When President Trump was telling The Economist earlier this month about the kind of changes he would insist on as a price for renegotiating NAFTA, specifics eluded him as he evaded the magazines questions about what a fair NAFTA deal would look like. But he did make several one-word references to the magnitude of the changes massive and…

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If the smart-money folks on Wall Street think a special counsel to oversee the Russian probes spells defeat for business tax cuts, theyre leaning well over their skis.
The market sold off over 300 points on Wednesday, but it may have come back to its senses with a 140-point gain on Friday. And while theres never 100 percent probability in forecasting political risk, it seems the likelihood of health-care reform by the summer and tax reform by year end (or early 2018), is quite high.
Paradoxically, special counsel Robert Mueller will provide cover for President Trump, as it will take him…

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Politics of the exact wrong kind have roared back to the forefront this week, as President Trump garners attention for reasons that most Americans don’t seem to care much about. It is, of course, difficult to assess what matters to the public, but what little data is available suggests James Comey’s circus isn’t one such. In a NBC/Wall Street Journal poll conducted last Friday, 32% of voters have no opinion on the issue one way or the other. The rest break down predictably along partisan lines. Social media research company SocialFlow reported that postings on Facebook…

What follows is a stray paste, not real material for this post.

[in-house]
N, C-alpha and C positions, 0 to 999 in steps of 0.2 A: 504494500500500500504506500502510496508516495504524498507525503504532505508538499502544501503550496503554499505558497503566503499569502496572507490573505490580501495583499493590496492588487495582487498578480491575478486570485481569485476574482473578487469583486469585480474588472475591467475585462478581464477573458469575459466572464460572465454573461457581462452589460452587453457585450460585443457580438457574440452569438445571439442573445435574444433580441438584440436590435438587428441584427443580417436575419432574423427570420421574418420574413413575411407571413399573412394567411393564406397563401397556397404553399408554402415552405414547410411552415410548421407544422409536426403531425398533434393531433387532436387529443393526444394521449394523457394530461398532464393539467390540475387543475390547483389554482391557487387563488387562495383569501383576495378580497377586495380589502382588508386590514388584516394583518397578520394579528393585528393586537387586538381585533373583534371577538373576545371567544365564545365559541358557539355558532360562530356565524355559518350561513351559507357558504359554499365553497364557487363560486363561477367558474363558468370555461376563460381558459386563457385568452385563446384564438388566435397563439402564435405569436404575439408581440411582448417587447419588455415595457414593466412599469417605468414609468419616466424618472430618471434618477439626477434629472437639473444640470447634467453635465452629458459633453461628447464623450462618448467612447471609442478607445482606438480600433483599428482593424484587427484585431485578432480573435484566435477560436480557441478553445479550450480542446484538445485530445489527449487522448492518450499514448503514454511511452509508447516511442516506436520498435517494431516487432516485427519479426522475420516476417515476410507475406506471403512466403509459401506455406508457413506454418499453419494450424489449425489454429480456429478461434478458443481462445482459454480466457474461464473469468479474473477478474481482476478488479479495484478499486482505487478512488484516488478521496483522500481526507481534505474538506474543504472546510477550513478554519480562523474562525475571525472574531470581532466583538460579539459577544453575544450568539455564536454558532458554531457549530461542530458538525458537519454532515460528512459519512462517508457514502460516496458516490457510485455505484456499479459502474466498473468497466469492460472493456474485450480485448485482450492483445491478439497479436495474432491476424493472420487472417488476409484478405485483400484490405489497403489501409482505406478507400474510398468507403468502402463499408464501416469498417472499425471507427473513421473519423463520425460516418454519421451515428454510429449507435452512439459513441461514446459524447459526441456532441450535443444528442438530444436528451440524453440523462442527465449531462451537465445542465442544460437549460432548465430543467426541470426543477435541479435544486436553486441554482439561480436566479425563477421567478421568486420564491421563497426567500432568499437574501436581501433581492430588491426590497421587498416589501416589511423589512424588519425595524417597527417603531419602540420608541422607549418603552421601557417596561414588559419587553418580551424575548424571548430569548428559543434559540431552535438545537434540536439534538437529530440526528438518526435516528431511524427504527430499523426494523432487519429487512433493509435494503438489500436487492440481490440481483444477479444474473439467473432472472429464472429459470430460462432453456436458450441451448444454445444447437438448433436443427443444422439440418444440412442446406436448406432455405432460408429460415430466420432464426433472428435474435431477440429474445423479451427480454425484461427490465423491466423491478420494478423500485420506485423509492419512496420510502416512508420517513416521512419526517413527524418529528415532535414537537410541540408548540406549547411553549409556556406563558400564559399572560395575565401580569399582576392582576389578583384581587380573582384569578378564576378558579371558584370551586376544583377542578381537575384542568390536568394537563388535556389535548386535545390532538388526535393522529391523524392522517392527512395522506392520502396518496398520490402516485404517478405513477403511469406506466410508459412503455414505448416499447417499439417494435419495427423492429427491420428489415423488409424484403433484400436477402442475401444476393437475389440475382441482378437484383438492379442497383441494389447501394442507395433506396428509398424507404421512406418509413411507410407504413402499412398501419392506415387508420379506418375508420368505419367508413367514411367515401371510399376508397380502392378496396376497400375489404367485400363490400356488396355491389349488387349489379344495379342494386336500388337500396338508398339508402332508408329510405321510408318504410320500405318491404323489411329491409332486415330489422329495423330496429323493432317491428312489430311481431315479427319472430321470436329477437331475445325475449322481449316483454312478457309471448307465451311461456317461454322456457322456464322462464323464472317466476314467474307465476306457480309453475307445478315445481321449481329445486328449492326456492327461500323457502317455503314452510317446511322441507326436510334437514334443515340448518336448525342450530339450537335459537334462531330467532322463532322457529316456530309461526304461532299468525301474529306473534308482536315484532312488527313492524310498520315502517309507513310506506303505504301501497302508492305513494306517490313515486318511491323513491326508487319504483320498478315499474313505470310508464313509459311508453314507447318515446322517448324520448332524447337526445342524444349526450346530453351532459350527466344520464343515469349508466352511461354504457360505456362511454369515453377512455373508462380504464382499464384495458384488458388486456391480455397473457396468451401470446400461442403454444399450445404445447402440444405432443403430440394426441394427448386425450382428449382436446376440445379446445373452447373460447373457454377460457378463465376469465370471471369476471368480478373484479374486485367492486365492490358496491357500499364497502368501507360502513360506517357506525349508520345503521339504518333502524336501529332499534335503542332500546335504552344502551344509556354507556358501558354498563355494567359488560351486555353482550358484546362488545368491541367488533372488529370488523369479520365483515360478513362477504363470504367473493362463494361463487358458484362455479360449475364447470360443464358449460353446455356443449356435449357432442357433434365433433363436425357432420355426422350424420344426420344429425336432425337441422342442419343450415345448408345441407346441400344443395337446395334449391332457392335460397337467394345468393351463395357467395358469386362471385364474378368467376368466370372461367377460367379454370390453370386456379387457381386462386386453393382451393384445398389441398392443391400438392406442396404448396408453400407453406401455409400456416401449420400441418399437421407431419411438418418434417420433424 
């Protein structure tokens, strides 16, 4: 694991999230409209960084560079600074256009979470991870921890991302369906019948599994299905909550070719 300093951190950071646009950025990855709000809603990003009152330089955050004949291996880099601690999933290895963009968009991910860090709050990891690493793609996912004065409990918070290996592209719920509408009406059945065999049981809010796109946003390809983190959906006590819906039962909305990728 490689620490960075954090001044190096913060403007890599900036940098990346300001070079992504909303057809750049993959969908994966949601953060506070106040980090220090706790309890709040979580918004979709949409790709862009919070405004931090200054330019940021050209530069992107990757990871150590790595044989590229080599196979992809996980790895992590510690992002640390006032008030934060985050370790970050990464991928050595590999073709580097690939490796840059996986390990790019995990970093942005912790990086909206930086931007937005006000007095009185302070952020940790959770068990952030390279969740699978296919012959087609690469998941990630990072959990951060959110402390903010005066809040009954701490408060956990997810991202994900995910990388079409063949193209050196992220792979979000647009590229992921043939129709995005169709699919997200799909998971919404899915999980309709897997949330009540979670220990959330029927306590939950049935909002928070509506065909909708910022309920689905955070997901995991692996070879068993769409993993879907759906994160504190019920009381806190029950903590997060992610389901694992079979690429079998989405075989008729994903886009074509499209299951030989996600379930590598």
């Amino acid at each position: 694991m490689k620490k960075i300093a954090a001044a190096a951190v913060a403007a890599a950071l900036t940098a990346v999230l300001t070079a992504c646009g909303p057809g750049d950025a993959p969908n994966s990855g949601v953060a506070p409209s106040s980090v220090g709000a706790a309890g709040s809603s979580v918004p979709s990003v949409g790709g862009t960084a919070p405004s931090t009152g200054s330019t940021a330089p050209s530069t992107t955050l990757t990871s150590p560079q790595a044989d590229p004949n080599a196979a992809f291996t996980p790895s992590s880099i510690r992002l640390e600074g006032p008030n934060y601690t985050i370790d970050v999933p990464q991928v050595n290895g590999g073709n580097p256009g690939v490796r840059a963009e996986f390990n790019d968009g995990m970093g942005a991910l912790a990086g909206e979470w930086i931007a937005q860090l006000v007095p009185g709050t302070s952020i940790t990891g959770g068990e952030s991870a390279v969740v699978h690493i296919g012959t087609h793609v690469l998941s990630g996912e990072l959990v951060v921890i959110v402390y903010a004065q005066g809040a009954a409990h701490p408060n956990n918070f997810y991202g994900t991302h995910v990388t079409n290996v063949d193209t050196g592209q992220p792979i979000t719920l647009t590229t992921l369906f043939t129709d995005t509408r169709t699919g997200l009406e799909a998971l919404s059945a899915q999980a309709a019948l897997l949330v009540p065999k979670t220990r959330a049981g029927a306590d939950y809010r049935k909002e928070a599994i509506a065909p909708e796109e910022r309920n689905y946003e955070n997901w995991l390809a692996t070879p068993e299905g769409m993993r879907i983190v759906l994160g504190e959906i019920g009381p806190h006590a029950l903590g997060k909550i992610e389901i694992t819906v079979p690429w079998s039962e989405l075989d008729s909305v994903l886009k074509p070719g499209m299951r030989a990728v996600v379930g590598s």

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For the past several years, about 40 percent of honeybee hives in the United States did not make it through the winter, one of the highest rates of mortality ever recorded. During that same time, however, the total number of hives in the United States increased.
How can honeybees be dying at a greater rate while the overall population is increasing? The answer lies in the power of the free market, personal knowledge and incentives. The story is emblematic of a path away from 1970s environmentalism and toward a stewardship ethic that celebrates individual incentive. It’s also a story of…

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The President’s legislative and policy agenda will be diluted and delayed Sell stocks as risk is underpriced Buy gold as a protective strategy and for diversification purposes